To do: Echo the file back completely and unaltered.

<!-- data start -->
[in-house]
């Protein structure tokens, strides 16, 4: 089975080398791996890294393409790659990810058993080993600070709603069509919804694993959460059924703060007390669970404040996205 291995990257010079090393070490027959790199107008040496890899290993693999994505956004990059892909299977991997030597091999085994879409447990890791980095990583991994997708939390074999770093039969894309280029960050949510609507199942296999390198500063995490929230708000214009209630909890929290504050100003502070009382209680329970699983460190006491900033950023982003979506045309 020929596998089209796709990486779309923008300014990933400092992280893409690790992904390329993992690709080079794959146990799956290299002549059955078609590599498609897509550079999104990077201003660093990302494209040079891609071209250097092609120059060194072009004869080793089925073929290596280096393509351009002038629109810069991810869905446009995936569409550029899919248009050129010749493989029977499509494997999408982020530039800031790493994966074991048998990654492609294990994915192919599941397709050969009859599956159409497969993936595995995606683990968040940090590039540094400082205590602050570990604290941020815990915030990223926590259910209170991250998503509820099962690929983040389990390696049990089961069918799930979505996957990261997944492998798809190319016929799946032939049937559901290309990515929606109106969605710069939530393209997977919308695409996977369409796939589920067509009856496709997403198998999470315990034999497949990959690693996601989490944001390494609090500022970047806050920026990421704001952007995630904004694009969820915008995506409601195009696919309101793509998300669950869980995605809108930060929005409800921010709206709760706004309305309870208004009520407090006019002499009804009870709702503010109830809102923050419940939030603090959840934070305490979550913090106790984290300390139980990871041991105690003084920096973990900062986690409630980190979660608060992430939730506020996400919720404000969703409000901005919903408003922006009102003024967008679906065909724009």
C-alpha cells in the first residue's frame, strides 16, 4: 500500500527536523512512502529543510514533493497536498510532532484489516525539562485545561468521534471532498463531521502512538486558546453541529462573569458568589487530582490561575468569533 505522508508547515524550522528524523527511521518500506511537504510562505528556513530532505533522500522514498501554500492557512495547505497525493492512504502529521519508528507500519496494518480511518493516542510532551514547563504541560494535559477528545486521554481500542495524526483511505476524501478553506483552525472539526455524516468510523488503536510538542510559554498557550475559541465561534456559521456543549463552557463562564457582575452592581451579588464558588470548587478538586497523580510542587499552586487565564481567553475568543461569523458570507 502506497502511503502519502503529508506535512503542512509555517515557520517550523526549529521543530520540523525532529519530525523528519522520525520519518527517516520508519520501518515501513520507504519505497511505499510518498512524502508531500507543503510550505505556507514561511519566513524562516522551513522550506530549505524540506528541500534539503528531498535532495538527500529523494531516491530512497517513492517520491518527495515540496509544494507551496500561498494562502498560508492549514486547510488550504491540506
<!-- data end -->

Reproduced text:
[in-house]
């Protein structure tokens, strides 16, 4: 089975080398791996890294393409790659990810058993080993600070709603069509919804694993959460059924703060007390669970404040996205 291995990257010079090393070490027959790199107008040496890899290993693999994505956004990059892909299977991997030597091999085994879409447990890791980095990583991994997708939390074999770093039969894309280029960050949510609507199942296999390198500063995490929230708000214009209630909890929290504050100003502070009382209680329970699983460190006491900033950023982003979506045309 020929596998089209796709990486779309923008300014990933400092992280893409690790992904390329993992690709080079794959146990799956290299002549059955078609590599498609897509550079999104990077201003660093990302494209040079891609071209250097092609120059060194072009004869080793089925073929290596280096393509351009002038629109810069991810869905446009995936569409550029899919248009050129010749493989029977499509494997999408982020530039800031790493994966074991048998990654492609294990994915192919599941397709050969009859599956159409497969993936595995995606683990968040940090590039540094400082205590602050570990604290941020815990915030990223926590259910209170991250998503509820099962690929983040389990390696049990089961069918799930979505996957990261997944492998798809190319016929799946032939049937559901290309990515929606109106969605710069939530393209997977919308695409996977369409796939589920067509009856496709997403198998999470315990034999497949990959690693996601989490944001390494609090500022970047806050920026990421704001952007995630904004694009969820915008995506409601195009696919309101793509998300669950869980995605809108930060929005409800921010709206709760706004309305309870208004009520407090006019002499009804009870709702503010109830809102923050419940939030603090959840934070305490979550913090106790984290300390139980990871041991105690003084920096973990900062986690409630980190979660608060992430939730506020996400919720404000969703409000901005919903408003922006009102003024967008679906065909724009």
C-alpha cells in the first residue's frame, strides 16, 4: 500500500527536523512512502529543510514533493497536498510532532484489516525539562485545561468521534471532498463531521502512538486558546453541529462573569458568589487530582490561575468569533 505522508508547515524550522528524523527511521518500506511537504510562505528556513530532505533522500522514498501554500492557512495547505497525493492512504502529521519508528507500519496494518480511518493516542510532551514547563504541560494535559477528545486521554481500542495524526483511505476524501478553506483552525472539526455524516468510523488503536510538542510559554498557550475559541465561534456559521456543549463552557463562564457582575452592581451579588464558588470548587478538586497523580510542587499552586487565564481567553475568543461569523458570507 502506497502511503502519502503529508506535512503542512509555517515557520517550523526549529521543530520540523525532529519530525523528519522520525520519518527517516520508519520501518515501513520507504519505497511505499510518498512524502508531500507543503510550505505556507514561511519566513524562516522551513522550506530549505524540506528541500534539503528531498535532495538527500529523494531516491530512497517513492517520491518527495515540496509544494507551496500561498494562502498560508492549514486547510488550504491540506